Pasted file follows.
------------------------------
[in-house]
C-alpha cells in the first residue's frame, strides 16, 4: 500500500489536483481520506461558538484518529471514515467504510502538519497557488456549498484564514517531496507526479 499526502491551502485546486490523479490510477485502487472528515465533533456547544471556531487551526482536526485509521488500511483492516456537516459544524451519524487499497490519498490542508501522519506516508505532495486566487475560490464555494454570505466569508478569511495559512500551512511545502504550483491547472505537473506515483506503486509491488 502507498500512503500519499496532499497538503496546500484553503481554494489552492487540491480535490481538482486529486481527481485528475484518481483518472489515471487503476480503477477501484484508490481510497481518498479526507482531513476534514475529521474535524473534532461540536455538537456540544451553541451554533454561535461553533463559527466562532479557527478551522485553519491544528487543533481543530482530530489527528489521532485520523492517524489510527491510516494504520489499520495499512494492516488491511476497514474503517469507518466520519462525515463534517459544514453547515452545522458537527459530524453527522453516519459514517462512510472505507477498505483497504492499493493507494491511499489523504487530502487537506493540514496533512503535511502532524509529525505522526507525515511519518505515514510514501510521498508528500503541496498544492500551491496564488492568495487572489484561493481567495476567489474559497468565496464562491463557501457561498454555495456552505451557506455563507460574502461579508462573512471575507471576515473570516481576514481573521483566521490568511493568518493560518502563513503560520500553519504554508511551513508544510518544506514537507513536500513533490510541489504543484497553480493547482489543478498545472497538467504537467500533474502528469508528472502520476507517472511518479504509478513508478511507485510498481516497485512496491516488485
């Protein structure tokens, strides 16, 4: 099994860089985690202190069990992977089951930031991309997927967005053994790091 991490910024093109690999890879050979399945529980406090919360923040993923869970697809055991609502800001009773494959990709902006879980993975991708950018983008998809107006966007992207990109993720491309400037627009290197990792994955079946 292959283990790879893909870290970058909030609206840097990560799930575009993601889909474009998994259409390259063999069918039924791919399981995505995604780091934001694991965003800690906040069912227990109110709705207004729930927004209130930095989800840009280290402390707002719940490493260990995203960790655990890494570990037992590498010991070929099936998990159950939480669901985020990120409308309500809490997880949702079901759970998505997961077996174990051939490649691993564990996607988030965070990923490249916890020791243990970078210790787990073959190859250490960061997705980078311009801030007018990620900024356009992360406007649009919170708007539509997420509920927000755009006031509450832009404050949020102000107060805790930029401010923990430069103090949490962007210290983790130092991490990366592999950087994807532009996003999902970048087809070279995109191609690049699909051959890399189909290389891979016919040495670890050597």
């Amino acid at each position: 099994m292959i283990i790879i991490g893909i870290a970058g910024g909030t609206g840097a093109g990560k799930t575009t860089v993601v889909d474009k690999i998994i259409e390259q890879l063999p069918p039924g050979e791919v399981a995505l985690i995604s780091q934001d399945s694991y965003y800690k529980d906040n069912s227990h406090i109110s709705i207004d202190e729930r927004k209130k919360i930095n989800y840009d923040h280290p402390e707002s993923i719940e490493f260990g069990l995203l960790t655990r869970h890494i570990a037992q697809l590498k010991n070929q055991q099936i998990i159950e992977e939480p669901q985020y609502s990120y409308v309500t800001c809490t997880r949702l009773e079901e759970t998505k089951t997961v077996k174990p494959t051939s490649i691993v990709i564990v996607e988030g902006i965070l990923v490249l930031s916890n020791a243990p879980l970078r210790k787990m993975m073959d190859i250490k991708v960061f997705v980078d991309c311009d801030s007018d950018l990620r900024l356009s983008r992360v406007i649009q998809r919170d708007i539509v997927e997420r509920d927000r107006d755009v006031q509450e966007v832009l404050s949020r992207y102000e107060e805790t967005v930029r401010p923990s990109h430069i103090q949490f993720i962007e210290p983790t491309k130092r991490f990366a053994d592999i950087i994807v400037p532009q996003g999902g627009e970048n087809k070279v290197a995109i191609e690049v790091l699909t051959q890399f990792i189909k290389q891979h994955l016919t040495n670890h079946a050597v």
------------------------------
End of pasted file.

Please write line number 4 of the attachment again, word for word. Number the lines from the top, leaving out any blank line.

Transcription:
């Amino acid at each position: 099994m292959i283990i790879i991490g893909i870290a970058g910024g909030t609206g840097a093109g990560k799930t575009t860089v993601v889909d474009k690999i998994i259409e390259q890879l063999p069918p039924g050979e791919v399981a995505l985690i995604s780091q934001d399945s694991y965003y800690k529980d906040n069912s227990h406090i109110s709705i207004d202190e729930r927004k209130k919360i930095n989800y840009d923040h280290p402390e707002s993923i719940e490493f260990g069990l995203l960790t655990r869970h890494i570990a037992q697809l590498k010991n070929q055991q099936i998990i159950e992977e939480p669901q985020y609502s990120y409308v309500t800001c809490t997880r949702l009773e079901e759970t998505k089951t997961v077996k174990p494959t051939s490649i691993v990709i564990v996607e988030g902006i965070l990923v490249l930031s916890n020791a243990p879980l970078r210790k787990m993975m073959d190859i250490k991708v960061f997705v980078d991309c311009d801030s007018d950018l990620r900024l356009s983008r992360v406007i649009q998809r919170d708007i539509v997927e997420r509920d927000r107006d755009v006031q509450e966007v832009l404050s949020r992207y102000e107060e805790t967005v930029r401010p923990s990109h430069i103090q949490f993720i962007e210290p983790t491309k130092r991490f990366a053994d592999i950087i994807v400037p532009q996003g999902g627009e970048n087809k070279v290197a995109i191609e690049v790091l699909t051959q890399f990792i189909k290389q891979h994955l016919t040495n670890h079946a050597v």